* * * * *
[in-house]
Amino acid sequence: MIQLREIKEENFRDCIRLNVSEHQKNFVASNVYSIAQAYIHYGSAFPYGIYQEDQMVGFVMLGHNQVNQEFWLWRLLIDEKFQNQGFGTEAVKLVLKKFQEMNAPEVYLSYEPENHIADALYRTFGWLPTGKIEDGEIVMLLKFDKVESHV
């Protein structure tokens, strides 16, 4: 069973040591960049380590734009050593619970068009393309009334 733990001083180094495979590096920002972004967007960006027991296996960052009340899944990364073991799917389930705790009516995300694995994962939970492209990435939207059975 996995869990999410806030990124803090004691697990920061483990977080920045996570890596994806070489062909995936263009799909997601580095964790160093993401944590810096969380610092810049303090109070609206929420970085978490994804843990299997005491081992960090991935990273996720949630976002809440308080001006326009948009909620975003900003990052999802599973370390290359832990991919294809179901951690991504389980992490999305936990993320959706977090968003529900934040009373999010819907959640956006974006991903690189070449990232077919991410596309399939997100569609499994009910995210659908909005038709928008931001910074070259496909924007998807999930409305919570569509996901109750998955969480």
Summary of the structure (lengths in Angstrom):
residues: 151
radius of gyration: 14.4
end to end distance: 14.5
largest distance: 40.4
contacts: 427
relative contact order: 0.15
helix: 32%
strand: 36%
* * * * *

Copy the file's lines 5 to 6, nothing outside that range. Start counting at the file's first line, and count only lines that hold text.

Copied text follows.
residues: 151
radius of gyration: 14.4